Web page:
Written by: Rik

Date posted: June 24, 2012

What a save! (Etc)

Some time in 1993, I remember reading in a multi-format games magazine that it was a ‘golden age’ for football titles. Unable to choose between the console version of Sensible Soccer (released following initial success on home computer formats) and this, the very first FIFA game (released on Megadrive in 1993, followed by virtually every other available format thereafter), it refused to endorse either as the premier choice for football fans, acknowledging the graphical superiority of FIFA while indicating that Sensi might have edged it in the gameplay department. Buy both, it said, and you won’t be disappointed.

Although hindsight lends a slightly comical edge to such observations, I’m pretty sure that I didn’t go along with this even at the time. Regular readers are likely to have already noted my thoughts on Sensible Soccer, which I never liked, despite maintaining an ongoing and significant investment of my time in the hope of one day ‘getting it’. FIFA, meanwhile, had a certain visual appeal at the time of release, and its efforts to acknowledge the importance of presentation certainly made it a standout title, but however much I might have clamoured for a go of it on my friend’s Megadrive, deep down there always remained a suspicion that the actual game wasn’t up to much.

Revisiting FIFA and placing it under the harsh modern microscope certainly bears that out, to a greater degree than expected. While I definitely wasn’t expecting much, there was no premeditated intention to give it a good bashing (which is something, with one or two exceptions, we try to avoid anyway). Rather, it always seemed strange to have a sport section on our site without a single FIFA game featuring, and with the latest versions of the game dominating all comers at the time of writing, it felt like it might be fun to go back and revisit the roots of this mighty annual behemoth.

Bad Mahied.

Fun, though, isn’t exactly the right word to describe the experience. Moving past initial frustrations surfacing from the moderate tinkering necessary to get the game running in DOSBox (see Requirements, below) and my failure to secure the CD version, with commentary, for review, my initial reaction was one of shock. To be frank, the game seemed totally unplayable: players were lurching about all over the place, while retaining possession seemed impossible, with the only options appearing to be an underpowered pass or to hoof it forward at random. The animation, once a thing of wonder, was now causing me to develop a headache.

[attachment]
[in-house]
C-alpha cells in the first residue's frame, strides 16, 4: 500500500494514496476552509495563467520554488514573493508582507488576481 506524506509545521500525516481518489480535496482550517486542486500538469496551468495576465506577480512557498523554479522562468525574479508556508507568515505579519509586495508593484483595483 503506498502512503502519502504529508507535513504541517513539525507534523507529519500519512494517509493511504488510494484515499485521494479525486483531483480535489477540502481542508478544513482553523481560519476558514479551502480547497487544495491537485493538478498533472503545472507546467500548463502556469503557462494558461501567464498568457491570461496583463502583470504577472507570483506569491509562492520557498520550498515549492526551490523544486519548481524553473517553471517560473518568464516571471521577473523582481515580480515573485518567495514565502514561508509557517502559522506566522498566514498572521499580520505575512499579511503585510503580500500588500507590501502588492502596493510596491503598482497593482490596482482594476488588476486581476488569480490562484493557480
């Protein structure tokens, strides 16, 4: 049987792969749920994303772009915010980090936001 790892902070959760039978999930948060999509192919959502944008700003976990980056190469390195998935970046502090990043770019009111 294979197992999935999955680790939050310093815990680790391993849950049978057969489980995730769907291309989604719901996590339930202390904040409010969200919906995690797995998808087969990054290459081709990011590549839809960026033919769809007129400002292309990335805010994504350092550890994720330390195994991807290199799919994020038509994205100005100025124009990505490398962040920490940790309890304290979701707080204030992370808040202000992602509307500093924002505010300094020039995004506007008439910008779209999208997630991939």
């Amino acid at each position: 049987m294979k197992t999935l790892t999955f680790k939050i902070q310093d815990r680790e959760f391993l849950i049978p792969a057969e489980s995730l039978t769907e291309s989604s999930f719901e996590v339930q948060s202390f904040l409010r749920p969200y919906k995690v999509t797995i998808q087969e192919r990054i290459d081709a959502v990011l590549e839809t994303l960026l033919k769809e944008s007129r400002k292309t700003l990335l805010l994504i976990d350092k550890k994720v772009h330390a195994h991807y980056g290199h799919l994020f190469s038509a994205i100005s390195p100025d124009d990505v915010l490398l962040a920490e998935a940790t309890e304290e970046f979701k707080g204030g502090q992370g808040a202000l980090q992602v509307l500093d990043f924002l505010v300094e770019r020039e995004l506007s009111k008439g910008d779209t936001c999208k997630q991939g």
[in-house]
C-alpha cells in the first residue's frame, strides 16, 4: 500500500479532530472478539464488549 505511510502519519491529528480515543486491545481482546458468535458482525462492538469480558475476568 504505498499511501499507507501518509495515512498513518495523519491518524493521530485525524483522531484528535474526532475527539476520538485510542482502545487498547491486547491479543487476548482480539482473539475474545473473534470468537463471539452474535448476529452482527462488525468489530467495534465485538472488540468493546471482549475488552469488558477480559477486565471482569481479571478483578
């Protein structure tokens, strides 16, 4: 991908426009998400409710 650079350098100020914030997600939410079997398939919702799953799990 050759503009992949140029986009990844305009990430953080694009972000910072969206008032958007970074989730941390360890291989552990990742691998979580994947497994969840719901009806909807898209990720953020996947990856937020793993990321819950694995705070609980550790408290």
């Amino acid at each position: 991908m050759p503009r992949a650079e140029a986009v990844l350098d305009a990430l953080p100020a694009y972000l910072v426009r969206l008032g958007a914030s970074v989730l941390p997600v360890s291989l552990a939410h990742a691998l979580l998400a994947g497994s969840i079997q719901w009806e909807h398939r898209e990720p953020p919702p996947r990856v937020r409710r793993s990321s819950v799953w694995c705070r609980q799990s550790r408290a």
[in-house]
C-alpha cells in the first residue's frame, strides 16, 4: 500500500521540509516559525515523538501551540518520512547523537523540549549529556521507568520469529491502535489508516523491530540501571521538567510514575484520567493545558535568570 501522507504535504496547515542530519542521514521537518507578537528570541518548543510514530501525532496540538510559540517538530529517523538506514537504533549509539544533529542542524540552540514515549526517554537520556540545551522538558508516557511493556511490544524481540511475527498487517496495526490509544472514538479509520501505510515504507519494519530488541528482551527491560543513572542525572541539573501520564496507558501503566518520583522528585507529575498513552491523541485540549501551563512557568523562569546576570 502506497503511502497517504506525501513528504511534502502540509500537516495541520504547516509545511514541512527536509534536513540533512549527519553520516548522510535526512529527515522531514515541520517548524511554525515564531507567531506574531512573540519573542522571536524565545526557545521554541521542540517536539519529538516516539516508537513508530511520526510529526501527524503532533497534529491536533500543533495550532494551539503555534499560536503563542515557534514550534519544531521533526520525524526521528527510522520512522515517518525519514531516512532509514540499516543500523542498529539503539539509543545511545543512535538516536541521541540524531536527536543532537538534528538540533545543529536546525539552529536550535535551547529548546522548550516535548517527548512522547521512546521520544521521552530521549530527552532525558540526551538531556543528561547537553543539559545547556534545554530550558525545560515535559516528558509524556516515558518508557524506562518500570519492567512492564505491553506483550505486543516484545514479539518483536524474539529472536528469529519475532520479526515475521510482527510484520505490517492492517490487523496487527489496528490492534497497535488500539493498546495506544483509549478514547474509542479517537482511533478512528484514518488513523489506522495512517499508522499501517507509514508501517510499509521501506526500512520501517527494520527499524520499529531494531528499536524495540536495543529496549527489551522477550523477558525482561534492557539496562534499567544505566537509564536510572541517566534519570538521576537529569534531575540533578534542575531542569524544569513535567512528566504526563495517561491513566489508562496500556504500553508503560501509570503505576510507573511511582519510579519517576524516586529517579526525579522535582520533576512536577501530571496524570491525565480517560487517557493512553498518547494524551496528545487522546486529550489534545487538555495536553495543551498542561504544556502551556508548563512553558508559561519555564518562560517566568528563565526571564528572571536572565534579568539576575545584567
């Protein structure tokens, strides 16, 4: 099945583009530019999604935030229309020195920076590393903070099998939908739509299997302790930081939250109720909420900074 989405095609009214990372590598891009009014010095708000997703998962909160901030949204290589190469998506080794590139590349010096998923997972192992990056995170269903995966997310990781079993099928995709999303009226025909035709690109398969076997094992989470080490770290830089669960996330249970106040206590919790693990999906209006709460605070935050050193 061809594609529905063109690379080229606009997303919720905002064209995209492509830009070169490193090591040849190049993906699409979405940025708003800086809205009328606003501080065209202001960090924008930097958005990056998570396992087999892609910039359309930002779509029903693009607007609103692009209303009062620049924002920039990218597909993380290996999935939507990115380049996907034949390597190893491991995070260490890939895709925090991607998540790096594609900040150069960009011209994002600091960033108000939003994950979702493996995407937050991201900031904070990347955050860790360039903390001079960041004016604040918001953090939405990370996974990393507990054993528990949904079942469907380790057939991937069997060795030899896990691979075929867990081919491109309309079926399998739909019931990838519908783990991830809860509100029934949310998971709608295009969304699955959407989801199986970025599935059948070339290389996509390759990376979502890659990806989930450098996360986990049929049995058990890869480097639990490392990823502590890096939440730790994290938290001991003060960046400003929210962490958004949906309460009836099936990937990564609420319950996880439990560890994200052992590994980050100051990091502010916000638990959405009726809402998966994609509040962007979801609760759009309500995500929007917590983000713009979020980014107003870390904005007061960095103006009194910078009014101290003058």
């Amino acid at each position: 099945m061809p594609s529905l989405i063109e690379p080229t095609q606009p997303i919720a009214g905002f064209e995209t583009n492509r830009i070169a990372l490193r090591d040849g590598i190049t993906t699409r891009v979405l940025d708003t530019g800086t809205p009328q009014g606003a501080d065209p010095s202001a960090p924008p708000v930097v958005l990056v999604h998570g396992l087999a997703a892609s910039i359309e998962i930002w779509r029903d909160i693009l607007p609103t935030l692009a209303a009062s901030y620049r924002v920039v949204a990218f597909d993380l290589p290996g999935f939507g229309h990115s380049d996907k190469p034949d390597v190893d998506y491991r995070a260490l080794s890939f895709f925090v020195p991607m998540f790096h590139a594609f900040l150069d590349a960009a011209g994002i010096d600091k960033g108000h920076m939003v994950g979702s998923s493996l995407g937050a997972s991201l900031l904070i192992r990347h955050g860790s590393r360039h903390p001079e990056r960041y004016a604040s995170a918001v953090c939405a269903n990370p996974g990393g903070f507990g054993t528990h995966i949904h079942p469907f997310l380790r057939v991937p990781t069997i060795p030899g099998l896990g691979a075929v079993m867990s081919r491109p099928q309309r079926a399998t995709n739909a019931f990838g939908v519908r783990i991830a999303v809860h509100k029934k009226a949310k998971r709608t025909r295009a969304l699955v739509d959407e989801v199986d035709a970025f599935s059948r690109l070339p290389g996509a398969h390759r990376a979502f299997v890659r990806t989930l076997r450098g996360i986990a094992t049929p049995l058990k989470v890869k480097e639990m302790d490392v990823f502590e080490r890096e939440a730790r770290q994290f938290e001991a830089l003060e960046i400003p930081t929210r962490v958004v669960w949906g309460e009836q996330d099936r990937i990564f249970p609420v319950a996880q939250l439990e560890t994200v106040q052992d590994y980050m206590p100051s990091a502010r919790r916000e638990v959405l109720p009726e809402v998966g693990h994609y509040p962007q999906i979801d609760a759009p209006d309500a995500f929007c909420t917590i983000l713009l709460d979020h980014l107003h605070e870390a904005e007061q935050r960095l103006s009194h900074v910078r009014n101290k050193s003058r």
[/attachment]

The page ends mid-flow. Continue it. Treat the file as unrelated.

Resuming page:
With time, though, you realise that there is a certain art to it all, with the best strategy relying on injudicious use of the slide tackle button to secure possession, hammering the ball forward at every opportunity, and using the pass button only when there is minimal chance of it going wrong. There’s always a grim level of enjoyment to be extracted from achieving a level of success at this kind of thing, and that remains the case here – if, and when, you manage to score some goals and win a game or two.

That said, FIFA retains few of the subtleties and pleasures that might interest fans of the real-life game. Passing the ball about and retaining possession, before crafting an opening and finishing a chance…well, you’re not going to find any of that here. Instead, it’s a case of getting to the edge of your opponent’s area however you can, punting a shot goalwards, and hoping it goes in. Not every sports game has to be totally realistic to be enjoyable, but it should at least retain the roots of some element of the sport it claims to represent. At a push, you could say the unexpected thrill of a long range shot finding the net is recreated here, albeit with very little input from the player. There’s also a modicum of enjoyment to be gleaned from successfully knocking the ball past an opponent and sprinting around him, although whether this is a deliberate feature or a generous interpretation of a haphazard sequence of in-game events, I’m not entirely sure.